England Set to Incinerate More than it Recycles for the First Time

England Set to Incinerate More 
than it Recycles for the First Time

 

England is on the verge of burning rubbish than it recycles for the first time, according to a report by the green party.

The report found that the amount of waste that local authorities sent to incinerators tripled between 2010-11 and 2016-17 whereas household waste recycling rates have been stagnant since 2013. In 2016-17, about 4 million tonnes were landfilled, about 10 million were incinerated and just over 11 million were recycled or composted.

If this trend continues, more waste will end up being incinerated instead of being sent for recycling by the end of this financial year. London, the West Midlands and North East of England already burn more waste than they recycle.

The Green Party argue that incineration is contributing to climate change and that it holds back recycling rates. They say that incineration should be a last resort, and have accused successive governments of creating a market-driven system of incinerators that ‘have to be fed.'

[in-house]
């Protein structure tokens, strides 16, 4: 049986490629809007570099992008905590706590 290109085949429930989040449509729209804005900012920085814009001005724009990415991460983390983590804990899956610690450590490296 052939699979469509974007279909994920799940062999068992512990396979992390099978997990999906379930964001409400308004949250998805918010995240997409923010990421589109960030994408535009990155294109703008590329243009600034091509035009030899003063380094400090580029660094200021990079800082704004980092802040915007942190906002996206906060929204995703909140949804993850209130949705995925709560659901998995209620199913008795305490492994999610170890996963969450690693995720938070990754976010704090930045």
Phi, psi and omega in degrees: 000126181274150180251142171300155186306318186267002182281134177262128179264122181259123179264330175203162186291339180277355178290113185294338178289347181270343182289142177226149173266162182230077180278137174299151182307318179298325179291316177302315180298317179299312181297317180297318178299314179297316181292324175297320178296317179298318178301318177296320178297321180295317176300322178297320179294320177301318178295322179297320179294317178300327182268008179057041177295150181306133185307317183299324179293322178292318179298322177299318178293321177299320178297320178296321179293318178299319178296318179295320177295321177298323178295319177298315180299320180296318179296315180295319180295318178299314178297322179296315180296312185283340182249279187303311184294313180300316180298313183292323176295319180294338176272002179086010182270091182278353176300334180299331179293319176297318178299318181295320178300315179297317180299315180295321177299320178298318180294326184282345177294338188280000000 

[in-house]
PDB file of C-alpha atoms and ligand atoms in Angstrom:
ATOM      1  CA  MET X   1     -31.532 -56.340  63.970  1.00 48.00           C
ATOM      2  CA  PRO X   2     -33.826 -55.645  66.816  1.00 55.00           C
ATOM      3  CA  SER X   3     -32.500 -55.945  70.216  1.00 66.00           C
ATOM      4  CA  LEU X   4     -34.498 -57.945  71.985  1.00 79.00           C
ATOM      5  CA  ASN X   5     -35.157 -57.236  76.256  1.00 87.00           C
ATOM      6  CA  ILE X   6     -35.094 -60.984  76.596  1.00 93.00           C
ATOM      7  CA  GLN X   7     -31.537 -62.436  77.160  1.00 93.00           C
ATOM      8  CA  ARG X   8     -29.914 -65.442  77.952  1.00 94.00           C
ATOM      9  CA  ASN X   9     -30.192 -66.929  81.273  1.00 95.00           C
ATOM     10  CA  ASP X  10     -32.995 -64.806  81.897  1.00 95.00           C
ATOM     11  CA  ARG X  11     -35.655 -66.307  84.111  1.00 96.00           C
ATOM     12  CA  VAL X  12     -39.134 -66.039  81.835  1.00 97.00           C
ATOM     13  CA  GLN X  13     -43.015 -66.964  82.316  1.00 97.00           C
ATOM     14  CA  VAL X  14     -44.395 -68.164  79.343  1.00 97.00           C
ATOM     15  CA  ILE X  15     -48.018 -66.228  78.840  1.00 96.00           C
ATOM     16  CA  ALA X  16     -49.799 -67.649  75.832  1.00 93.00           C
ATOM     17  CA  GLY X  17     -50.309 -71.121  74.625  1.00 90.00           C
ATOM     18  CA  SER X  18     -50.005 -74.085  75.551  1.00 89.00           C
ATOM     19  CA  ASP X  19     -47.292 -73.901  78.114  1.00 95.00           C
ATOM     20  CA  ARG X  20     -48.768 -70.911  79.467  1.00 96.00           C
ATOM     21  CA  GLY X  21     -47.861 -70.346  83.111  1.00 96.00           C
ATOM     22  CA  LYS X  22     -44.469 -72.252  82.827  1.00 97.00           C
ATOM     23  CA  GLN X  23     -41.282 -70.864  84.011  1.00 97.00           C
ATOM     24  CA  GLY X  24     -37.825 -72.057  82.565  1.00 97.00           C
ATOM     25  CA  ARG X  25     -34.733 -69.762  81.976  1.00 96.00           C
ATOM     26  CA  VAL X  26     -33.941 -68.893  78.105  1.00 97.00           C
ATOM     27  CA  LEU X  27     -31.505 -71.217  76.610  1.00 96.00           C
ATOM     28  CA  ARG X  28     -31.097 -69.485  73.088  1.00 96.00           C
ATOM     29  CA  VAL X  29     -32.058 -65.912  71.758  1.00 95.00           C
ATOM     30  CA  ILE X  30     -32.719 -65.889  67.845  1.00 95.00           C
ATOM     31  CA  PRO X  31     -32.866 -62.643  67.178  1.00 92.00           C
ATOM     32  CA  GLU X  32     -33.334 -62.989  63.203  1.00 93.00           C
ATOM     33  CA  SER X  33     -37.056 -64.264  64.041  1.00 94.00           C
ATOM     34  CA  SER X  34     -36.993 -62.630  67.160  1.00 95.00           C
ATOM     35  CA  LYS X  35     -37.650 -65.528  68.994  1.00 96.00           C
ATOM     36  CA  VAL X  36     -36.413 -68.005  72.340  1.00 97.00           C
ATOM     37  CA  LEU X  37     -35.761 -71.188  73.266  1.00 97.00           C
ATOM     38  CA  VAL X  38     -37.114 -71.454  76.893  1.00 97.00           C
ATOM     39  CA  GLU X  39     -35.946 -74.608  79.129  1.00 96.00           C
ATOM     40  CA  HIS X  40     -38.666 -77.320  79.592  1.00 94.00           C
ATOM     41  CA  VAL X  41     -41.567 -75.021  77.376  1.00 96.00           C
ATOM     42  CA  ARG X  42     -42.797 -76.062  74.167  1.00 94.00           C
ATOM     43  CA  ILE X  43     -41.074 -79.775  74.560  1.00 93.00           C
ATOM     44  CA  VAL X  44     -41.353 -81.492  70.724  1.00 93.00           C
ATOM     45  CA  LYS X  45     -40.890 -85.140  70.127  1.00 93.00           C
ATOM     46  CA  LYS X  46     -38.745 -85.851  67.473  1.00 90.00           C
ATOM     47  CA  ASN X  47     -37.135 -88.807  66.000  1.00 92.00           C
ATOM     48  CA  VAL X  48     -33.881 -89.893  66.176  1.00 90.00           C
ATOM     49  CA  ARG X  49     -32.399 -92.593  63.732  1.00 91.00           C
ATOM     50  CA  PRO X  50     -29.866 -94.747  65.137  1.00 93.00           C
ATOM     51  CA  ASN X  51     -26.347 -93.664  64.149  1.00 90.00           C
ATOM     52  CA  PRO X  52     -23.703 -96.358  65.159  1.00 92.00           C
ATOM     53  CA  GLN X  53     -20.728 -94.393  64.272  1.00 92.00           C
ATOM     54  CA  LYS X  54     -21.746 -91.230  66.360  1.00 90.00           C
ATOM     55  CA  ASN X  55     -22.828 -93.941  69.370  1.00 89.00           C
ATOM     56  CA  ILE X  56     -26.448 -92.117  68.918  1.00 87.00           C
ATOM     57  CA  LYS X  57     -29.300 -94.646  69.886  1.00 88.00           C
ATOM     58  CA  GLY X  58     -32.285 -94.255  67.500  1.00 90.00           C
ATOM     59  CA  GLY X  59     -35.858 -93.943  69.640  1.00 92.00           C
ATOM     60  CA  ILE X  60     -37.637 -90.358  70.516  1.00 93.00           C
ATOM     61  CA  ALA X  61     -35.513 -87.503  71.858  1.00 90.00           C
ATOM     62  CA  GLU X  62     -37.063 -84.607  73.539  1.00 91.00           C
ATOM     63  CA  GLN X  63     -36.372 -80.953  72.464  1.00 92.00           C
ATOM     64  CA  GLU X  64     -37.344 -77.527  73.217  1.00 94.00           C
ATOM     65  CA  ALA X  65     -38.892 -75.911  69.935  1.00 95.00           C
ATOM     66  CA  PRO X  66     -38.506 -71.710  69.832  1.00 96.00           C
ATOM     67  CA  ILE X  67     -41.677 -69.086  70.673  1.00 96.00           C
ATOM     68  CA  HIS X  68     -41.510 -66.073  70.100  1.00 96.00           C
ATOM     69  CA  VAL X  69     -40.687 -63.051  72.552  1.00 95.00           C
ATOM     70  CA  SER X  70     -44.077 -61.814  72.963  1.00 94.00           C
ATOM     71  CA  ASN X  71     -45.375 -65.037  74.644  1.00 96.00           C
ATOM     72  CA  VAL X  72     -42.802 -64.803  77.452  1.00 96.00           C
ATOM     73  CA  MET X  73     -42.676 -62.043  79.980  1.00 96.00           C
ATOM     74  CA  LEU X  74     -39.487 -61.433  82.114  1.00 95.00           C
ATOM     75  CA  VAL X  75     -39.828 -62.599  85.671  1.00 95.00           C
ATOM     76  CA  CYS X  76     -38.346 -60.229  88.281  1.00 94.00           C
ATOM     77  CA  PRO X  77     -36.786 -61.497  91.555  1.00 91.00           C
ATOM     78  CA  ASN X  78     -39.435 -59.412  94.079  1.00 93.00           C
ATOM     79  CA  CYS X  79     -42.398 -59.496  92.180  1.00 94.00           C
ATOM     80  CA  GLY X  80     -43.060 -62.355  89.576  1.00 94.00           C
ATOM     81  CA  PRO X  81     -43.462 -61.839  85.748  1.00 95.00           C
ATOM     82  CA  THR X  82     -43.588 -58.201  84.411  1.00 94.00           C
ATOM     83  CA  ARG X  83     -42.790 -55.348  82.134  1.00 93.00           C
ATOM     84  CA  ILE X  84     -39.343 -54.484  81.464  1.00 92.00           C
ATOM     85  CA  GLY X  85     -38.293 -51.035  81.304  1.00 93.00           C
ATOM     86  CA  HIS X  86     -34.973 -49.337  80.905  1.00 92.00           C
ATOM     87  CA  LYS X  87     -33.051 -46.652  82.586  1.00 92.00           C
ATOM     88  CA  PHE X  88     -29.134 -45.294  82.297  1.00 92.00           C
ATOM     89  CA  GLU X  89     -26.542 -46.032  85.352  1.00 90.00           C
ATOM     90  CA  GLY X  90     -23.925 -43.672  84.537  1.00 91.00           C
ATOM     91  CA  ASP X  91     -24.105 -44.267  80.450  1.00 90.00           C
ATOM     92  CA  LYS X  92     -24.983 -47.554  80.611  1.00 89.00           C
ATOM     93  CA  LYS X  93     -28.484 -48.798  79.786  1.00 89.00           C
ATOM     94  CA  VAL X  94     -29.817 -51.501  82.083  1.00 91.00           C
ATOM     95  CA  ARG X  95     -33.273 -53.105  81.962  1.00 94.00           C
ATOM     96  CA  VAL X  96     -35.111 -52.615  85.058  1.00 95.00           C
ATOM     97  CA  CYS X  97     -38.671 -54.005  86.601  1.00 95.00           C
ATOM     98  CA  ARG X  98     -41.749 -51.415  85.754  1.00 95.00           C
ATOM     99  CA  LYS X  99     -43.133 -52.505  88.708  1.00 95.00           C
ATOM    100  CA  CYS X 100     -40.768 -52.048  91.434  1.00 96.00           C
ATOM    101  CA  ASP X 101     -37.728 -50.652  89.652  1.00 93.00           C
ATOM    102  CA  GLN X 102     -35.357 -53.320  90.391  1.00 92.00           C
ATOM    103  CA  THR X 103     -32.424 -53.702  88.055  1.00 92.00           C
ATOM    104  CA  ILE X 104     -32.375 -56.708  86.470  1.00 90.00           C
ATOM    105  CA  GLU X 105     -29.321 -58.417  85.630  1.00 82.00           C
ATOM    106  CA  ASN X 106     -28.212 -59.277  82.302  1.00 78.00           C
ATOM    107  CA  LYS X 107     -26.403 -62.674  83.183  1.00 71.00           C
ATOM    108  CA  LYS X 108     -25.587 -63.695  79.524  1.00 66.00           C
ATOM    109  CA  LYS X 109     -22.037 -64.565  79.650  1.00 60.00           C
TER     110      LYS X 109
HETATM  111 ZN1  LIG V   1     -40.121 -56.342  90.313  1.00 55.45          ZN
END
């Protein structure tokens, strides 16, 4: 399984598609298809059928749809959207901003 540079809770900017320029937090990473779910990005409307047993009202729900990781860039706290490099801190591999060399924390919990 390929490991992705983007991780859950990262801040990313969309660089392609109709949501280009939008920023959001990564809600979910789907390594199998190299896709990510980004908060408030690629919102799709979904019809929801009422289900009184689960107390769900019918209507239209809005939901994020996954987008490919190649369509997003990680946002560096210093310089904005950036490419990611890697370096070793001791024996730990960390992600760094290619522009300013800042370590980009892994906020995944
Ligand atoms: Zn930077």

Incineration Plant

 

The Green Party report did not look at how many new incinerators are planned though, and as only one incinerator was under construction last year, the growth of incineration might actually be slowing down.

Last year, a total of 40 energy-from-waste facilities were in operation in the UK, up from 26 in 2014. They handle 12 million tonnes of waste a year, and this is expected to rise to nearly 16 million by 2022.

The executive director of the waste trade association ESA said that thinking about waste management in terms of recycling versus incineration is wrong. He said that the reality is that it’s landfill versus incineration for non-recyclables. He added that local authority budget cuts were responsible for the slow down in recycling rates.

Incinerating waste causes problems for the environment because some waste, especially plastics produces toxic substances like dioxins when they are burnt. Gases produced by incineration can also contribute to acid rain and ash from incinerators can contain heavy metals and other toxins.

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